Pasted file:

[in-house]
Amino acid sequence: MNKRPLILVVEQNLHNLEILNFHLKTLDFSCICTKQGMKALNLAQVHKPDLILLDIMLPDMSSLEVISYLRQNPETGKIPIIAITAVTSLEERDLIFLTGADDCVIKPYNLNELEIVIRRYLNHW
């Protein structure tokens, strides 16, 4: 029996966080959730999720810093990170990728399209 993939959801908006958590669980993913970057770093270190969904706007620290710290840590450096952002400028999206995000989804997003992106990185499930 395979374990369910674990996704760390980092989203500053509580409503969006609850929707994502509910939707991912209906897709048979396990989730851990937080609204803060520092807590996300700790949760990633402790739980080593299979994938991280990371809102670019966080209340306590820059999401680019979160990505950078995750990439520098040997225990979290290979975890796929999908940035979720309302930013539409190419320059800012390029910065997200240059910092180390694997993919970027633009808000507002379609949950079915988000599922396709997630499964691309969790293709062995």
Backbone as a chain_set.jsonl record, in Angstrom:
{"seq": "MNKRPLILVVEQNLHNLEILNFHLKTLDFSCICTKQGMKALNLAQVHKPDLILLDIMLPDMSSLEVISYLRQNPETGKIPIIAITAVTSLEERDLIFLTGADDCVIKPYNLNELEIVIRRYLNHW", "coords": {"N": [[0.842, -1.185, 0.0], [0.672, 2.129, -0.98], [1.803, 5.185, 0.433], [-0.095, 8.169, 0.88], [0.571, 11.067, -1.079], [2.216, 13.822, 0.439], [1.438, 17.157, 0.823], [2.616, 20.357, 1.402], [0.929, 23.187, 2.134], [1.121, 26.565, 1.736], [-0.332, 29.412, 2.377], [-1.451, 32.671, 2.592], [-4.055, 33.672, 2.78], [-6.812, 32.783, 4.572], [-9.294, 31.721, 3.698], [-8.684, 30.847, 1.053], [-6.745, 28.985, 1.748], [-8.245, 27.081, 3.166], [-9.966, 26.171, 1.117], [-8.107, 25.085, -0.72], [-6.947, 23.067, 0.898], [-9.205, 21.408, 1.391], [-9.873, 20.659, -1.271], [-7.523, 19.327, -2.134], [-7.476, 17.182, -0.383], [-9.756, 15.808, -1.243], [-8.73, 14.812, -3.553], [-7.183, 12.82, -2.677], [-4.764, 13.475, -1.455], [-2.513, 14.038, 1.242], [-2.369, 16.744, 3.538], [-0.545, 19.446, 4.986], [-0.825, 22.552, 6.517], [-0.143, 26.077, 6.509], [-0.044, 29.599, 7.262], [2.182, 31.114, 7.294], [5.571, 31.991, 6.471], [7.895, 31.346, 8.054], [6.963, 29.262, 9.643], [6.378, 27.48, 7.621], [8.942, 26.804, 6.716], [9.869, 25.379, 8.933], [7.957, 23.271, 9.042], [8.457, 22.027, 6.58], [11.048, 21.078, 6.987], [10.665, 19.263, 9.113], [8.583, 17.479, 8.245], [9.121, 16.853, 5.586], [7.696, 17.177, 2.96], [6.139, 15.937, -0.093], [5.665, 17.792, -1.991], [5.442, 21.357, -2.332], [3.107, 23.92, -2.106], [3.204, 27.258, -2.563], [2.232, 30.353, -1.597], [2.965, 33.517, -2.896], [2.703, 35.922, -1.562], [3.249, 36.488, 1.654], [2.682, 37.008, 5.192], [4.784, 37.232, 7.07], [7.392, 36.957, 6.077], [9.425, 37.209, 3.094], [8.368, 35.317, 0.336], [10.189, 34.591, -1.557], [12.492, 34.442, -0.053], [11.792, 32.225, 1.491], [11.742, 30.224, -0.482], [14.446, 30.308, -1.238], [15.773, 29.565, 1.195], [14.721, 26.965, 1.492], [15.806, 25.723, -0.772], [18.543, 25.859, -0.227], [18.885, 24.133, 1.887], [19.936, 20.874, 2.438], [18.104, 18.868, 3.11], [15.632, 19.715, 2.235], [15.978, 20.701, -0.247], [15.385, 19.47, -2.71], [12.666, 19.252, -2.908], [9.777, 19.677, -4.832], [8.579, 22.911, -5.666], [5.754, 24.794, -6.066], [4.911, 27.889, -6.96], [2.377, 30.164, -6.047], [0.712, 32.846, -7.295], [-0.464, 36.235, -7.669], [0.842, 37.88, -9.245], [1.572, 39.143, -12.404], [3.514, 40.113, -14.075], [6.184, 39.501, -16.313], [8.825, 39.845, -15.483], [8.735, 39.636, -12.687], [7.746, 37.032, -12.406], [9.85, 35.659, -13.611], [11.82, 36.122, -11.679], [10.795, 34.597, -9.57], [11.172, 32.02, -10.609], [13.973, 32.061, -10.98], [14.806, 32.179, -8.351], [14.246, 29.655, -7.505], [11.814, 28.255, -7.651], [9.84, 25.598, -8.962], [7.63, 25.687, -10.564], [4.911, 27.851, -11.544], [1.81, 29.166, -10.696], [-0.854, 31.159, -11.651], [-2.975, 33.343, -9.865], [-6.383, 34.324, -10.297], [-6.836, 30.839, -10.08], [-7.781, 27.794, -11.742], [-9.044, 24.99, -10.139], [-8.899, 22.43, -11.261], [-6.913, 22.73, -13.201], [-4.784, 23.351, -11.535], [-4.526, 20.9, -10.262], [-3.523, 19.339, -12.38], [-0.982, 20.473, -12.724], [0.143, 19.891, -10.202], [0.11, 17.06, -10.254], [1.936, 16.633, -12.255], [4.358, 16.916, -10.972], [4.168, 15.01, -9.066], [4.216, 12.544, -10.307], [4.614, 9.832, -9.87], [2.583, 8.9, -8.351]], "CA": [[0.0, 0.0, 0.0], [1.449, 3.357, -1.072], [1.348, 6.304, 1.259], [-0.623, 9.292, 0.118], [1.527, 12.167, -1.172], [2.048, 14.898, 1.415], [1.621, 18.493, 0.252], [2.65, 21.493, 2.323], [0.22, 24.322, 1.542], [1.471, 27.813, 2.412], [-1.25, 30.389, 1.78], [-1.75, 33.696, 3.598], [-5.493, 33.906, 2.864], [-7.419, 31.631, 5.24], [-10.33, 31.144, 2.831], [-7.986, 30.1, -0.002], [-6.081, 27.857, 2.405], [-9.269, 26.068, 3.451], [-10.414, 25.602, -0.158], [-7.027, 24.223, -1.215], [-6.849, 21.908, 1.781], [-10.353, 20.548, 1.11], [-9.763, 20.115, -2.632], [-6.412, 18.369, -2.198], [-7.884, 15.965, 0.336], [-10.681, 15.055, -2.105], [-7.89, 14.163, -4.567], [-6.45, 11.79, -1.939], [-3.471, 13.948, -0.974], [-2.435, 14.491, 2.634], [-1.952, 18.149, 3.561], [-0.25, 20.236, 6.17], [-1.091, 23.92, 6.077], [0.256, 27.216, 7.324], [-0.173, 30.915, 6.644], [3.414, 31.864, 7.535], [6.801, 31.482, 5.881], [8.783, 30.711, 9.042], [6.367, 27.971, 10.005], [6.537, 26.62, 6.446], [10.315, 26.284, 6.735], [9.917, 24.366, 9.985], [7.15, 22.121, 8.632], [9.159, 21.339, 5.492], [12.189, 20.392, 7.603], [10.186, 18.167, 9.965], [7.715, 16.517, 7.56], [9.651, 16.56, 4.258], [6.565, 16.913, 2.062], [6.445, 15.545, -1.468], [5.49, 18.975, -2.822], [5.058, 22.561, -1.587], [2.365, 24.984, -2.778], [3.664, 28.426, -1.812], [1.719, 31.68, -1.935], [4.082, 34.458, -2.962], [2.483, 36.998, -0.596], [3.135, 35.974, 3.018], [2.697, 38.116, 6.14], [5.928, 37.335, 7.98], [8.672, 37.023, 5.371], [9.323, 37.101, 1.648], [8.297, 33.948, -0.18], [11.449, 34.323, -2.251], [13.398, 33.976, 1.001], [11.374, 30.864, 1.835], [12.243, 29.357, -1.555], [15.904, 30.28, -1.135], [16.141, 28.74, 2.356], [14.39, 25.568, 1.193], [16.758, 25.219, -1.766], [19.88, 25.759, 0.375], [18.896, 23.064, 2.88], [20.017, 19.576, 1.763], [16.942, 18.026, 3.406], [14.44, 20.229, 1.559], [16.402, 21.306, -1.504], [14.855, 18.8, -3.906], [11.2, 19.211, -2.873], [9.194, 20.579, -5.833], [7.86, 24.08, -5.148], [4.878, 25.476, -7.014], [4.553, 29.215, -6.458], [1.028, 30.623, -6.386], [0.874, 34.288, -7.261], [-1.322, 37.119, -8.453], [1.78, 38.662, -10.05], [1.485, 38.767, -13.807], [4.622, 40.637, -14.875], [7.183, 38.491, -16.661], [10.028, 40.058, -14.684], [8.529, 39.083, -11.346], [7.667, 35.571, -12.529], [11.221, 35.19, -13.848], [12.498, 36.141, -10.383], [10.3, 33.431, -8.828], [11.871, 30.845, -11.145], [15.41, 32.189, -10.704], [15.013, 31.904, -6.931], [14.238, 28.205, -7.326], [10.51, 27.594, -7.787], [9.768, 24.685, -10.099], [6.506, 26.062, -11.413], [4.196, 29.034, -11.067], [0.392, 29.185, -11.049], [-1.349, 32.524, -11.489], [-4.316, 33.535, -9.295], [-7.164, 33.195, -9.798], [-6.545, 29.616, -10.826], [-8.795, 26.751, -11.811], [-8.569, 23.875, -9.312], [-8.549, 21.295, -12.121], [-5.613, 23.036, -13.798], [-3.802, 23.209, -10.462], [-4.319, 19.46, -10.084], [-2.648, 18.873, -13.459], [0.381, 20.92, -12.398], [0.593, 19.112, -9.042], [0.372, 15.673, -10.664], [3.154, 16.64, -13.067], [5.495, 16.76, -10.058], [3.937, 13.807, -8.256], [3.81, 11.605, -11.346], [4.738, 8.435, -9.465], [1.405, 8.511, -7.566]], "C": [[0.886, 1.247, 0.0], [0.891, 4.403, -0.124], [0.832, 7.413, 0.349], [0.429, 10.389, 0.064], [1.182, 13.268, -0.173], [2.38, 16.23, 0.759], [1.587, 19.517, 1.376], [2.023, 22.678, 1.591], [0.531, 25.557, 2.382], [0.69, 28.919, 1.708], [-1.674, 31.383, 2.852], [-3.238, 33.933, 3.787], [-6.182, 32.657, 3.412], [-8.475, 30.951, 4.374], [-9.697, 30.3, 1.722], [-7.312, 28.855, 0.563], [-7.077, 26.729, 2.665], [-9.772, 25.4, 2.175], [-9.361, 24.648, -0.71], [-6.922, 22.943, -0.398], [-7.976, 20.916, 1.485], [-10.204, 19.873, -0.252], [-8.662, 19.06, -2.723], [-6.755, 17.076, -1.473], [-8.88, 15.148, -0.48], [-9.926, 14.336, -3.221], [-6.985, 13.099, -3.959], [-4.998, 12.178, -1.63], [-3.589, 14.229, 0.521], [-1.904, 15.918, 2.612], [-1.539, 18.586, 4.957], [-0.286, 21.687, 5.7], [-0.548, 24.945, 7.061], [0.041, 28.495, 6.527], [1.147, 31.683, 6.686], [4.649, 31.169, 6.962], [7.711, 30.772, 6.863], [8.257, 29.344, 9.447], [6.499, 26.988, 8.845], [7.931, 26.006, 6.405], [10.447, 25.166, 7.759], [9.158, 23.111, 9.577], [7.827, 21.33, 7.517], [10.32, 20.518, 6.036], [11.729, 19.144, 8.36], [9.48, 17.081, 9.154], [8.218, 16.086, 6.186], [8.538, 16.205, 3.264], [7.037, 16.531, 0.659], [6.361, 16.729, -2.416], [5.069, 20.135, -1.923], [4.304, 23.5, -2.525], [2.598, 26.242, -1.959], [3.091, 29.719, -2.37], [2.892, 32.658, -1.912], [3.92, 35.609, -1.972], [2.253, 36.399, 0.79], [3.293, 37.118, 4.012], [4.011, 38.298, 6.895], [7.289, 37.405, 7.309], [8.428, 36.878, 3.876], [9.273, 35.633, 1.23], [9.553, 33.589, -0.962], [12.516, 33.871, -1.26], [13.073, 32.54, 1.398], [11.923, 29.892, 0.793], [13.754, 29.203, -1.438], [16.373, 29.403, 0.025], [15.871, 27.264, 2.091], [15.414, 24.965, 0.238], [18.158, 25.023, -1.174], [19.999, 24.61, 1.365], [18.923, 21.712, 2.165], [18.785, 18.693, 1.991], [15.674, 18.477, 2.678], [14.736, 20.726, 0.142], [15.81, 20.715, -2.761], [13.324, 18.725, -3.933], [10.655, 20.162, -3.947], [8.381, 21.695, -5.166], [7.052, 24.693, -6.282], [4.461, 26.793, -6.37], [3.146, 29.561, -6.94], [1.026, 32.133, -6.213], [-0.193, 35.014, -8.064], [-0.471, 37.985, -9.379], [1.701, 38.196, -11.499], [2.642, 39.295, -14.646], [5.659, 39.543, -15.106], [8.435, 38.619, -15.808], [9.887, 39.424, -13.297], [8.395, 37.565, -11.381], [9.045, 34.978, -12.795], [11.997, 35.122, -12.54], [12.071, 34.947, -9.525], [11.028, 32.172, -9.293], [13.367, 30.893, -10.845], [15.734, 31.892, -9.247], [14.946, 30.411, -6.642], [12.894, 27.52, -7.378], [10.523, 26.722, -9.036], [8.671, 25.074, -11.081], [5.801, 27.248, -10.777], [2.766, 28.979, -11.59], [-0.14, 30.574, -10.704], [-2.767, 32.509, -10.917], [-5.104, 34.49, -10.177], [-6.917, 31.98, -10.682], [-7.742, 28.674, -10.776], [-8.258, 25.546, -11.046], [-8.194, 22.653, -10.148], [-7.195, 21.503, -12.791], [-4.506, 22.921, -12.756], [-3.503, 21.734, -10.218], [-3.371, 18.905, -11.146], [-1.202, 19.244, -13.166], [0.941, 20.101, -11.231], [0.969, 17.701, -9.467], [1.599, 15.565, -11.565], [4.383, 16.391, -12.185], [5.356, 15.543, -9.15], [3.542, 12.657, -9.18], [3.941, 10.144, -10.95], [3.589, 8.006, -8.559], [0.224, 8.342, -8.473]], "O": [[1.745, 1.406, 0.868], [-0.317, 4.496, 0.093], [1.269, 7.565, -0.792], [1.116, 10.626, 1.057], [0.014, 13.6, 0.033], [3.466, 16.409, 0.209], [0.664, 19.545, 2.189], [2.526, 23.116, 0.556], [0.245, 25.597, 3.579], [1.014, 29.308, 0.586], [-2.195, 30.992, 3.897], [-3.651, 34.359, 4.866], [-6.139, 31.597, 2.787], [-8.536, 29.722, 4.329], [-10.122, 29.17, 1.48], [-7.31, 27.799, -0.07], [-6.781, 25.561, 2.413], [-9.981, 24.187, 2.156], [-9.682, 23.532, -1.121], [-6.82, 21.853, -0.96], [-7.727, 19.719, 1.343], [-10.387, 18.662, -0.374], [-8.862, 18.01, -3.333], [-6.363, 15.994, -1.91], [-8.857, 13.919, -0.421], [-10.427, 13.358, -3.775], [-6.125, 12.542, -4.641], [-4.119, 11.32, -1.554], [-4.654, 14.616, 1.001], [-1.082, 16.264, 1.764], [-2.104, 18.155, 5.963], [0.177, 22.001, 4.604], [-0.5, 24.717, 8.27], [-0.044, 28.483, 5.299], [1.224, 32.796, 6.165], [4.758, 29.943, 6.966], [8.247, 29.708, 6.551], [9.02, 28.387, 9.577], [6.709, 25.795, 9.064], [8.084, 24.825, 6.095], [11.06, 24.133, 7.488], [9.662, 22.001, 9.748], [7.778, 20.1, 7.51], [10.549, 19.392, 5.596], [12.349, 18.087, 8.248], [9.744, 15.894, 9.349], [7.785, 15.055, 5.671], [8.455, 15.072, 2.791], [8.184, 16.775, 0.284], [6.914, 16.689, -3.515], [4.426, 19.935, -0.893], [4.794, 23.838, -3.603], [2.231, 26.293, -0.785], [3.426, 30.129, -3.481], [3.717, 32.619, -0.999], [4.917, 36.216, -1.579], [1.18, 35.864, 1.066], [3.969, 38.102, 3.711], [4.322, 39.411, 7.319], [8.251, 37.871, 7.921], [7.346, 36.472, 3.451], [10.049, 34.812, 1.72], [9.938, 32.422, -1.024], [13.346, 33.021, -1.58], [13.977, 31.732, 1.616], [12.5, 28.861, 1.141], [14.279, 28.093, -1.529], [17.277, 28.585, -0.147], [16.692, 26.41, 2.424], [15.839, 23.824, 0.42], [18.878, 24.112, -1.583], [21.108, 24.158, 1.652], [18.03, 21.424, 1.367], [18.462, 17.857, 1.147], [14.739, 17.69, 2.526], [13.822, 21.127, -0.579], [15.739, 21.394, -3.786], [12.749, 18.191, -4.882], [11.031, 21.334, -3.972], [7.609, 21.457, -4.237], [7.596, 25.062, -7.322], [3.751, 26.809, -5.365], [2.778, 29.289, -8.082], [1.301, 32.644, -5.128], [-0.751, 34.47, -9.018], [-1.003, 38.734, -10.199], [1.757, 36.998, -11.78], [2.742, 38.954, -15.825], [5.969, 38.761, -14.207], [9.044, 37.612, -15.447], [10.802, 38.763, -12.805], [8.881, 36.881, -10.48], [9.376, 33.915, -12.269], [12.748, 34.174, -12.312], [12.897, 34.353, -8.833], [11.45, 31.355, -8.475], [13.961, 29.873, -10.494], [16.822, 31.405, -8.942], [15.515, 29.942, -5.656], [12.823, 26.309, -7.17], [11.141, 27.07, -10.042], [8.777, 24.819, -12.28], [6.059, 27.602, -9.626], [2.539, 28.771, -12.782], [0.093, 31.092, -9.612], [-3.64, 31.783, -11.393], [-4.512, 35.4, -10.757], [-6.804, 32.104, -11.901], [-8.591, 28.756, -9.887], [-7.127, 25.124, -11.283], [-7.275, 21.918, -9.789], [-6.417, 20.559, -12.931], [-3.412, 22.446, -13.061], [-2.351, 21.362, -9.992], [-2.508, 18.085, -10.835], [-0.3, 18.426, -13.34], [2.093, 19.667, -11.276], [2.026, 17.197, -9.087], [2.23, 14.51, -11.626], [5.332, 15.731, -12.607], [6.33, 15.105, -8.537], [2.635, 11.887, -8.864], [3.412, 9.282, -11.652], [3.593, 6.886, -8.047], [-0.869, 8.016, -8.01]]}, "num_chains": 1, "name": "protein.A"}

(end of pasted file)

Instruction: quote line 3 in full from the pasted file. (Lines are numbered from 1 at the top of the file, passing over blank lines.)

């Protein structure tokens, strides 16, 4: 029996966080959730999720810093990170990728399209 993939959801908006958590669980993913970057770093270190969904706007620290710290840590450096952002400028999206995000989804997003992106990185499930 395979374990369910674990996704760390980092989203500053509580409503969006609850929707994502509910939707991912209906897709048979396990989730851990937080609204803060520092807590996300700790949760990633402790739980080593299979994938991280990371809102670019966080209340306590820059999401680019979160990505950078995750990439520098040997225990979290290979975890796929999908940035979720309302930013539409190419320059800012390029910065997200240059910092180390694997993919970027633009808000507002379609949950079915988000599922396709997630499964691309969790293709062995």